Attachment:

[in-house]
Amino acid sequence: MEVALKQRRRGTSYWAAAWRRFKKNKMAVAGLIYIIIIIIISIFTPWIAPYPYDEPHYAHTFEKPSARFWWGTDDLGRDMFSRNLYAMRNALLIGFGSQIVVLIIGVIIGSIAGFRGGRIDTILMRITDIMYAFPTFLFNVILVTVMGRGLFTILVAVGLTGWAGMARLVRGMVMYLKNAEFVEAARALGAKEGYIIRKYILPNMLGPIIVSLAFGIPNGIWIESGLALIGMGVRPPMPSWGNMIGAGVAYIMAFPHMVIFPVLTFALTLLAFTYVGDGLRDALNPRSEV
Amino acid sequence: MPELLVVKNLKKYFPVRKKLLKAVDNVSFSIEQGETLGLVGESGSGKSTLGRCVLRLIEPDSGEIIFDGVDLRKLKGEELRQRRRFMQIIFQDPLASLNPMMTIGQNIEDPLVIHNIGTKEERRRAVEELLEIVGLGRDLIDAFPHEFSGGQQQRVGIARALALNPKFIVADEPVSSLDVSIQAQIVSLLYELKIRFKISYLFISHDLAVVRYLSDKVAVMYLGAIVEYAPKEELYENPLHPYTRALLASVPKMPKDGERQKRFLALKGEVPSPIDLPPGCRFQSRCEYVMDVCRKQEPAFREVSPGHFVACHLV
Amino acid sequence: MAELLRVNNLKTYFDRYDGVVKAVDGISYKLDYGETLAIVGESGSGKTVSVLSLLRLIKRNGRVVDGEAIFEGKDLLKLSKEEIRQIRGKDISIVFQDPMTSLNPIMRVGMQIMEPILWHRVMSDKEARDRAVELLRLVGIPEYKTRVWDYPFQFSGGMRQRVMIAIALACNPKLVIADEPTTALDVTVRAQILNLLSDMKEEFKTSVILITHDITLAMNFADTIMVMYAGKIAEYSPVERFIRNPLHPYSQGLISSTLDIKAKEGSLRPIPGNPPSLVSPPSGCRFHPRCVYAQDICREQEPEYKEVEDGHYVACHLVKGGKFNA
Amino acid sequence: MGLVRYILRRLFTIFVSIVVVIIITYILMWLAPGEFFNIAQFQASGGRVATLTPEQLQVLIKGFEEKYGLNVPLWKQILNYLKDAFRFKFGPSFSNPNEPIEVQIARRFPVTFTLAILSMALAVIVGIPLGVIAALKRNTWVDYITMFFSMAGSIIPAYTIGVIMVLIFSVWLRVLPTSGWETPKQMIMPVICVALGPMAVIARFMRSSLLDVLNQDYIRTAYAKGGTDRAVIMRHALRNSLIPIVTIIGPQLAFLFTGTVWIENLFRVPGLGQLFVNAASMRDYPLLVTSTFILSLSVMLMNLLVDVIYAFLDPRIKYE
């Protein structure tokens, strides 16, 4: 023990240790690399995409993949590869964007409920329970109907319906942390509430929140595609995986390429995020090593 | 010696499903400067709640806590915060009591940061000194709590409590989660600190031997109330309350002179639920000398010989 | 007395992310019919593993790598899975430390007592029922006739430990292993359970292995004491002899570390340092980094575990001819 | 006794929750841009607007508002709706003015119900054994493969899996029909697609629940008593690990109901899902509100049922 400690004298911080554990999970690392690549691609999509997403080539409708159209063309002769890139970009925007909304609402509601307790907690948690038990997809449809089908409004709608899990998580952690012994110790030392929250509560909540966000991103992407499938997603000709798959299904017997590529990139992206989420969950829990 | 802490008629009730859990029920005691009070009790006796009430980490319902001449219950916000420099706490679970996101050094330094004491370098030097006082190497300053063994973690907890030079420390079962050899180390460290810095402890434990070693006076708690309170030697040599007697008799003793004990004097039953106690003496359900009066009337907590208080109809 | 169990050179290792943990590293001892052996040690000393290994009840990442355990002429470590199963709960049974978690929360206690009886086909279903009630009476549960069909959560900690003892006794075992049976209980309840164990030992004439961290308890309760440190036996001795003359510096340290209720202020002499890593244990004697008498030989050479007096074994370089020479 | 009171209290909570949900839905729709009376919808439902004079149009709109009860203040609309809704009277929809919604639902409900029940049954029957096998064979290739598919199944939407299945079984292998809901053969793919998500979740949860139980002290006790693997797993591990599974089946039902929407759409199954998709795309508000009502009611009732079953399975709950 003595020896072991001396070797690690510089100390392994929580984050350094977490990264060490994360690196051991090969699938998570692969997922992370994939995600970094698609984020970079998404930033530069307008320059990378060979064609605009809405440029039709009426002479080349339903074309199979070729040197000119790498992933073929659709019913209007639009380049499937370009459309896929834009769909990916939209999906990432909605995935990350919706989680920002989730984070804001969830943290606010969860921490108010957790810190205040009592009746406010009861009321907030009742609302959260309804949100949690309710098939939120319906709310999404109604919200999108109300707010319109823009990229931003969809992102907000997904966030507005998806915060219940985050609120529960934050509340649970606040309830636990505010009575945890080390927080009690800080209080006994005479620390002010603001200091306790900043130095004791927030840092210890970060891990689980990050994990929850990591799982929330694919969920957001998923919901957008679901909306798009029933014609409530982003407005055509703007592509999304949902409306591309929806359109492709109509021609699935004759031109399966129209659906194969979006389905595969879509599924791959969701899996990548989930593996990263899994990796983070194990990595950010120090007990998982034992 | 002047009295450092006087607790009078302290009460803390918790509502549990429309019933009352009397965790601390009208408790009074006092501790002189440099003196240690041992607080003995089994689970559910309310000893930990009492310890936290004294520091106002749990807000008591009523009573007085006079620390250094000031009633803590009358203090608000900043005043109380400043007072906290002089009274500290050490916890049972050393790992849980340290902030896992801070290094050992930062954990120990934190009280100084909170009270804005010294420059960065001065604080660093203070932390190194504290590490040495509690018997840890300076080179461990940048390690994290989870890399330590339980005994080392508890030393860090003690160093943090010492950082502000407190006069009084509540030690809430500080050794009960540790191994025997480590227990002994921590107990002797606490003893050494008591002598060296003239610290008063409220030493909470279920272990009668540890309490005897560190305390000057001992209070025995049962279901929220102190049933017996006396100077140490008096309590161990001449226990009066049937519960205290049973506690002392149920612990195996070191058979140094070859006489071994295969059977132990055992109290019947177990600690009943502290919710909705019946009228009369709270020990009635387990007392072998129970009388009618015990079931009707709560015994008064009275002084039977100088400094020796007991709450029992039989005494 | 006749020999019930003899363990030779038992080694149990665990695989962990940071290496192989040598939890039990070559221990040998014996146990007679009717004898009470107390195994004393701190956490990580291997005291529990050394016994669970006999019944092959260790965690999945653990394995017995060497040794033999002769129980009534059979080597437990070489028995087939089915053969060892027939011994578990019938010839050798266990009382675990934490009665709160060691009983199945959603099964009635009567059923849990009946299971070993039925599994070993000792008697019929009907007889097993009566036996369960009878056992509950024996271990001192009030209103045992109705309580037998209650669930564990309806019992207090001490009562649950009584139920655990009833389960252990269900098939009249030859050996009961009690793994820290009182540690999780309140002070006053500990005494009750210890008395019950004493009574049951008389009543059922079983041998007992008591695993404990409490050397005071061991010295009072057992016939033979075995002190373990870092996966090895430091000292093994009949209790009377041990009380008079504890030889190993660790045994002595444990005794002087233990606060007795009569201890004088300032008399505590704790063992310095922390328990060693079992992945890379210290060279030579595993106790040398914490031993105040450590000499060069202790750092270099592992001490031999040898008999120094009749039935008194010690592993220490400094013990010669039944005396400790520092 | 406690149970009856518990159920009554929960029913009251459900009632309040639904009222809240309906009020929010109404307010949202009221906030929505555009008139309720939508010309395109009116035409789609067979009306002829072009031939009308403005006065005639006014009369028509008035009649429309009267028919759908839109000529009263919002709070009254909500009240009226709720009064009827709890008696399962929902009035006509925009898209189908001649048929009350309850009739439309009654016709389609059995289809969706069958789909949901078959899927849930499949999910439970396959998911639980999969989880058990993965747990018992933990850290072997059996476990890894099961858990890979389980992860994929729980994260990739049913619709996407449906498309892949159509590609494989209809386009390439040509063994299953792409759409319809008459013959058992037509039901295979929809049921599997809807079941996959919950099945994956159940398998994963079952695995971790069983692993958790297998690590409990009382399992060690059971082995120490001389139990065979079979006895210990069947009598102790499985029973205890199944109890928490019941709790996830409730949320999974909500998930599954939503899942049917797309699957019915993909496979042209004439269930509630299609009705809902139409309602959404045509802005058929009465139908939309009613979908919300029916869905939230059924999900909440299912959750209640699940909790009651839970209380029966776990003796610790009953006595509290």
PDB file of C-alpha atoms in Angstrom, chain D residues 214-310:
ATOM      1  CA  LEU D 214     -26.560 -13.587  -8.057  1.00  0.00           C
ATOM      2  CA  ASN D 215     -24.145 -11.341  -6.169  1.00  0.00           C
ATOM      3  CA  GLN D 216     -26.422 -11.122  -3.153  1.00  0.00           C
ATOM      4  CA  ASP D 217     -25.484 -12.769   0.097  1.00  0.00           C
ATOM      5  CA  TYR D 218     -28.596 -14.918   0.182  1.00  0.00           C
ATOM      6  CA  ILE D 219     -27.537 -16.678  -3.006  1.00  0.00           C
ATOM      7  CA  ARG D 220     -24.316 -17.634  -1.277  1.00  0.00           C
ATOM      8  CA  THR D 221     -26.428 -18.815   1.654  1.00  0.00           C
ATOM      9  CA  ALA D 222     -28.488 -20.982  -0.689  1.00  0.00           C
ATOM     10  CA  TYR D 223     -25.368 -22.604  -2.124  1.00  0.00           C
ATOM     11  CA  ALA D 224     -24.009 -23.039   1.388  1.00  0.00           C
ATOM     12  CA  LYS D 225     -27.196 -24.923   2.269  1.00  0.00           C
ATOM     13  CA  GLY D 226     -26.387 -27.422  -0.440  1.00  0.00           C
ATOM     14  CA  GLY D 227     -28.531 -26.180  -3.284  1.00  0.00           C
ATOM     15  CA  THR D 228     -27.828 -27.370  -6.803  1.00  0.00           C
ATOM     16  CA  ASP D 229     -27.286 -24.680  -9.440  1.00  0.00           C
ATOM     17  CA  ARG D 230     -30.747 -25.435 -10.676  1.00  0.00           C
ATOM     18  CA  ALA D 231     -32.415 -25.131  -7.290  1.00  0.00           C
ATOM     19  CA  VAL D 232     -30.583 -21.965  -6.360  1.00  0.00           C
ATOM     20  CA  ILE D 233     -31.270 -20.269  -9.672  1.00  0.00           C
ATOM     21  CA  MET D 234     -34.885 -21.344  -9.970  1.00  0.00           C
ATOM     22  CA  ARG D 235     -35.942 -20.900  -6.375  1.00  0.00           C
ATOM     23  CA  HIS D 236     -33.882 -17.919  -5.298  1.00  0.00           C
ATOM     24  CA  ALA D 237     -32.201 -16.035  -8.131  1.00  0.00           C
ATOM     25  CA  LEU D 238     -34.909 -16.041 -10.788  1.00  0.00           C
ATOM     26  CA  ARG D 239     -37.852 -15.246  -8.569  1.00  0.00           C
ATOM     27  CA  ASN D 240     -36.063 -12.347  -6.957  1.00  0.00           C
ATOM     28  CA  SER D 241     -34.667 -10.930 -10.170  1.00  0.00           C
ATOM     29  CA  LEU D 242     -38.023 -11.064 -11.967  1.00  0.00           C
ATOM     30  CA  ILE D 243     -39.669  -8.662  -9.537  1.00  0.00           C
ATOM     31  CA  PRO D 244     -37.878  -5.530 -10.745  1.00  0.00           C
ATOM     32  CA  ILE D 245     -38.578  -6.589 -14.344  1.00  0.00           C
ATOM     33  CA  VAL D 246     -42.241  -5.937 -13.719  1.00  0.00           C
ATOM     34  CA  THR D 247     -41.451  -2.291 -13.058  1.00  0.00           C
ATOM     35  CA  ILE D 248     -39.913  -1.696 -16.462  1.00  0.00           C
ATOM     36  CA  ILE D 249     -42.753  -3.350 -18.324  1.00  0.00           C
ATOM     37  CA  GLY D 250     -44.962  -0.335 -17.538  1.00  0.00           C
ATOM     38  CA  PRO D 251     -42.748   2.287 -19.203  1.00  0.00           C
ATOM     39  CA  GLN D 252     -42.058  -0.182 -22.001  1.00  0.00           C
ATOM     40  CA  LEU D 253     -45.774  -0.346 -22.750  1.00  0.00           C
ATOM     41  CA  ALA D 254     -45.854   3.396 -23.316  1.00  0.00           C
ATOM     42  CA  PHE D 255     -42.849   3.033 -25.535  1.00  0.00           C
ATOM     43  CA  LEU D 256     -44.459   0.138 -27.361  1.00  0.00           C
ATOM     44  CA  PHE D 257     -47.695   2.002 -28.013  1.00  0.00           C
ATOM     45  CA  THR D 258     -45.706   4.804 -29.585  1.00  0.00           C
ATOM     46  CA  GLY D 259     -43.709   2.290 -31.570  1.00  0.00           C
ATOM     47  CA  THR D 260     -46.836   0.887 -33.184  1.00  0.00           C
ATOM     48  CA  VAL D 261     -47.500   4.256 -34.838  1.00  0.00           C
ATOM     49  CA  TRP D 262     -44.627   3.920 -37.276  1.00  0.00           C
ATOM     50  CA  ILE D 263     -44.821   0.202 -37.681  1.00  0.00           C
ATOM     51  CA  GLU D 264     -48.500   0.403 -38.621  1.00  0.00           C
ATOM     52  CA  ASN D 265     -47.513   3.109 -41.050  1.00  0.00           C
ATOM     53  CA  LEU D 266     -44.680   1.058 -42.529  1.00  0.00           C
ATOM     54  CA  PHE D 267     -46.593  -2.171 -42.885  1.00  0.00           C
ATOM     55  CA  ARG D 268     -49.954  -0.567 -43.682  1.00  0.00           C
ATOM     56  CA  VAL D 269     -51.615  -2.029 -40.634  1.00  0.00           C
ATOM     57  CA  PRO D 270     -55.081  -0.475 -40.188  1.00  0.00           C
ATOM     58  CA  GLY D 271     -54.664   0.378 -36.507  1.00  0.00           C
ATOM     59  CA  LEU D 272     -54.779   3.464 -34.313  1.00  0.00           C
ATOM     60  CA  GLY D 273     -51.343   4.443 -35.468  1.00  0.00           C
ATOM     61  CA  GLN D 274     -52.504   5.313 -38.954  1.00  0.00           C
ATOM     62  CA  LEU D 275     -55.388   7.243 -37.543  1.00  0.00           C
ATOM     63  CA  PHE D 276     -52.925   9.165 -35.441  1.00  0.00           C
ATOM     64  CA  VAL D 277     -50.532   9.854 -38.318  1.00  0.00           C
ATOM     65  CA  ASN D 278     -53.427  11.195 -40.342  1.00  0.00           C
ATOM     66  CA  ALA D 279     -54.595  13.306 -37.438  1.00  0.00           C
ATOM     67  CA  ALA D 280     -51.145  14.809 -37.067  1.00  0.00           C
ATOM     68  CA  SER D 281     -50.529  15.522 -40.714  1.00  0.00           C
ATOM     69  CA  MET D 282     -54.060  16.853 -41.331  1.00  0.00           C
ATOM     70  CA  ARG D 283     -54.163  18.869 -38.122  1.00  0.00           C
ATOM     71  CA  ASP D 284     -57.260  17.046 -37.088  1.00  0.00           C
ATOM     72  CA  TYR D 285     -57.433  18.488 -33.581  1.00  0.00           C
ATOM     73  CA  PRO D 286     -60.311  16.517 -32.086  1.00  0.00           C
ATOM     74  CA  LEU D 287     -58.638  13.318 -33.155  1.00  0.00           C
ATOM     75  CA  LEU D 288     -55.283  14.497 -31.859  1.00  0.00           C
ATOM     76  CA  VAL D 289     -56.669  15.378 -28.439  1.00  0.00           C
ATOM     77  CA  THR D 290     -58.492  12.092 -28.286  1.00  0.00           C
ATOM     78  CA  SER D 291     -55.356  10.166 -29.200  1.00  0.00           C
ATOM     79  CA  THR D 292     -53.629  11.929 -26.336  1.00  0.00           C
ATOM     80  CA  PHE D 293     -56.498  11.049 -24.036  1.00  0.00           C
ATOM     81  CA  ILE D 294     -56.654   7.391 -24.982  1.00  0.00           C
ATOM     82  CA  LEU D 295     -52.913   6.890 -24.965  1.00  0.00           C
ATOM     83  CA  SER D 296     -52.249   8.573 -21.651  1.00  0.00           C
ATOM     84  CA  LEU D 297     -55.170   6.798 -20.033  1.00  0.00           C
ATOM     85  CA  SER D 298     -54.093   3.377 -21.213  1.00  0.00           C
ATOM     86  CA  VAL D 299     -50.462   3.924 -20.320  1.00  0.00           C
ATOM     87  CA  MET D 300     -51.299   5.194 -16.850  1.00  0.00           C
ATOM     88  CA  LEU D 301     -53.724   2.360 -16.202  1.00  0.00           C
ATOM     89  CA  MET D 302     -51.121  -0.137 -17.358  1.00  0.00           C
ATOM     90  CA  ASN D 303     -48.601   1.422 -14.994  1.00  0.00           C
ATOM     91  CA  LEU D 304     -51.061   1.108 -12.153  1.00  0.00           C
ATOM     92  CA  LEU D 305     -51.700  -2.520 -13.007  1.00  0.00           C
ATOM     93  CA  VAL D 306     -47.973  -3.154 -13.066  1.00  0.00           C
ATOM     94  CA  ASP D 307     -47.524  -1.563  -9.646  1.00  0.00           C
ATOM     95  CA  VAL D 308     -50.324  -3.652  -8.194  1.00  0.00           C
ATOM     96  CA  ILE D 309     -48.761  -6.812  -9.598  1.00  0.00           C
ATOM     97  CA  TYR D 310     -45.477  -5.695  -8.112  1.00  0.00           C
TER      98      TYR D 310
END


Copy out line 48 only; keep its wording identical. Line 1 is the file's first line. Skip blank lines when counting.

ATOM     41  CA  ALA D 254     -45.854   3.396 -23.316  1.00  0.00           C